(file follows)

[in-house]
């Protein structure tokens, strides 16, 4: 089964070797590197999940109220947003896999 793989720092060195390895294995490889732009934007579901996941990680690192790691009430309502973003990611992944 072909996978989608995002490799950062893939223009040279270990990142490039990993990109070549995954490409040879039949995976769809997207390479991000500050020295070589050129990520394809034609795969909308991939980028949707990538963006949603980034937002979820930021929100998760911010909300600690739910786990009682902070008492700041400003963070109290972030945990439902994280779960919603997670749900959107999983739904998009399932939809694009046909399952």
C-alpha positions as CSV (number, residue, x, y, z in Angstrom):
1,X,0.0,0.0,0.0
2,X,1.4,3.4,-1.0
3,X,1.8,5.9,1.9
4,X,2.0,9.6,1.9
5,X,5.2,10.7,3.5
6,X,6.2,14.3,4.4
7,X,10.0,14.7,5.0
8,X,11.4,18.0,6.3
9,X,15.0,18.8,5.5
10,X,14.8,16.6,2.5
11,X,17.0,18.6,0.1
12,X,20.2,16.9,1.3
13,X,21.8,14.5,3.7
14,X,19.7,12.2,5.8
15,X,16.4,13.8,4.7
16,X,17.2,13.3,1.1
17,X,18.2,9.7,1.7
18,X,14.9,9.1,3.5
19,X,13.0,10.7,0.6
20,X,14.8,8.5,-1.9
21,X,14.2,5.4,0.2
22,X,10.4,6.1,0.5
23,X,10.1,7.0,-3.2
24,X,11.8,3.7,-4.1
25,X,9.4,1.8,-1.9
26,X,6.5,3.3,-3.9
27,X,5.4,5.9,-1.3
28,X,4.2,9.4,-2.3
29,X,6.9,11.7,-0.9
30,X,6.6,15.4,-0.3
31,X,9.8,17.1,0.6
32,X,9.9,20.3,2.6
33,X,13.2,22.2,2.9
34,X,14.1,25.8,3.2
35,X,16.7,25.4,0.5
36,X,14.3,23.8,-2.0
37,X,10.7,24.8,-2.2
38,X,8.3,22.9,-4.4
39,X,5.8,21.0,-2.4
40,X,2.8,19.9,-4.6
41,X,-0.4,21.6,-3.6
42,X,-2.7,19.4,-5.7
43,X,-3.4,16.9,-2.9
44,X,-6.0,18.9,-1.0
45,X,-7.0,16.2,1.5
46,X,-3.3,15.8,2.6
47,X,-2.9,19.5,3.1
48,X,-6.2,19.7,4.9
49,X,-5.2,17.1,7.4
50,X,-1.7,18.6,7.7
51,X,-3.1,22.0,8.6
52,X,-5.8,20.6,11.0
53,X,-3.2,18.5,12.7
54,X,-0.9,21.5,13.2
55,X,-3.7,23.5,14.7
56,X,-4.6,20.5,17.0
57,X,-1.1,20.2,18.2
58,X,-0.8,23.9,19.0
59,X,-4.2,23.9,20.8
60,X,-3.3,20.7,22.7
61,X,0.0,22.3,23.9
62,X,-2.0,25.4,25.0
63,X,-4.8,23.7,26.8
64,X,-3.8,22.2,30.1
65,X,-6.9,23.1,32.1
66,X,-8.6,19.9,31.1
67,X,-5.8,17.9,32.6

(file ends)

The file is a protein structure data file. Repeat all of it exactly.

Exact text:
[in-house]
């Protein structure tokens, strides 16, 4: 089964070797590197999940109220947003896999 793989720092060195390895294995490889732009934007579901996941990680690192790691009430309502973003990611992944 072909996978989608995002490799950062893939223009040279270990990142490039990993990109070549995954490409040879039949995976769809997207390479991000500050020295070589050129990520394809034609795969909308991939980028949707990538963006949603980034937002979820930021929100998760911010909300600690739910786990009682902070008492700041400003963070109290972030945990439902994280779960919603997670749900959107999983739904998009399932939809694009046909399952």
C-alpha positions as CSV (number, residue, x, y, z in Angstrom):
1,X,0.0,0.0,0.0
2,X,1.4,3.4,-1.0
3,X,1.8,5.9,1.9
4,X,2.0,9.6,1.9
5,X,5.2,10.7,3.5
6,X,6.2,14.3,4.4
7,X,10.0,14.7,5.0
8,X,11.4,18.0,6.3
9,X,15.0,18.8,5.5
10,X,14.8,16.6,2.5
11,X,17.0,18.6,0.1
12,X,20.2,16.9,1.3
13,X,21.8,14.5,3.7
14,X,19.7,12.2,5.8
15,X,16.4,13.8,4.7
16,X,17.2,13.3,1.1
17,X,18.2,9.7,1.7
18,X,14.9,9.1,3.5
19,X,13.0,10.7,0.6
20,X,14.8,8.5,-1.9
21,X,14.2,5.4,0.2
22,X,10.4,6.1,0.5
23,X,10.1,7.0,-3.2
24,X,11.8,3.7,-4.1
25,X,9.4,1.8,-1.9
26,X,6.5,3.3,-3.9
27,X,5.4,5.9,-1.3
28,X,4.2,9.4,-2.3
29,X,6.9,11.7,-0.9
30,X,6.6,15.4,-0.3
31,X,9.8,17.1,0.6
32,X,9.9,20.3,2.6
33,X,13.2,22.2,2.9
34,X,14.1,25.8,3.2
35,X,16.7,25.4,0.5
36,X,14.3,23.8,-2.0
37,X,10.7,24.8,-2.2
38,X,8.3,22.9,-4.4
39,X,5.8,21.0,-2.4
40,X,2.8,19.9,-4.6
41,X,-0.4,21.6,-3.6
42,X,-2.7,19.4,-5.7
43,X,-3.4,16.9,-2.9
44,X,-6.0,18.9,-1.0
45,X,-7.0,16.2,1.5
46,X,-3.3,15.8,2.6
47,X,-2.9,19.5,3.1
48,X,-6.2,19.7,4.9
49,X,-5.2,17.1,7.4
50,X,-1.7,18.6,7.7
51,X,-3.1,22.0,8.6
52,X,-5.8,20.6,11.0
53,X,-3.2,18.5,12.7
54,X,-0.9,21.5,13.2
55,X,-3.7,23.5,14.7
56,X,-4.6,20.5,17.0
57,X,-1.1,20.2,18.2
58,X,-0.8,23.9,19.0
59,X,-4.2,23.9,20.8
60,X,-3.3,20.7,22.7
61,X,0.0,22.3,23.9
62,X,-2.0,25.4,25.0
63,X,-4.8,23.7,26.8
64,X,-3.8,22.2,30.1
65,X,-6.9,23.1,32.1
66,X,-8.6,19.9,31.1
67,X,-5.8,17.9,32.6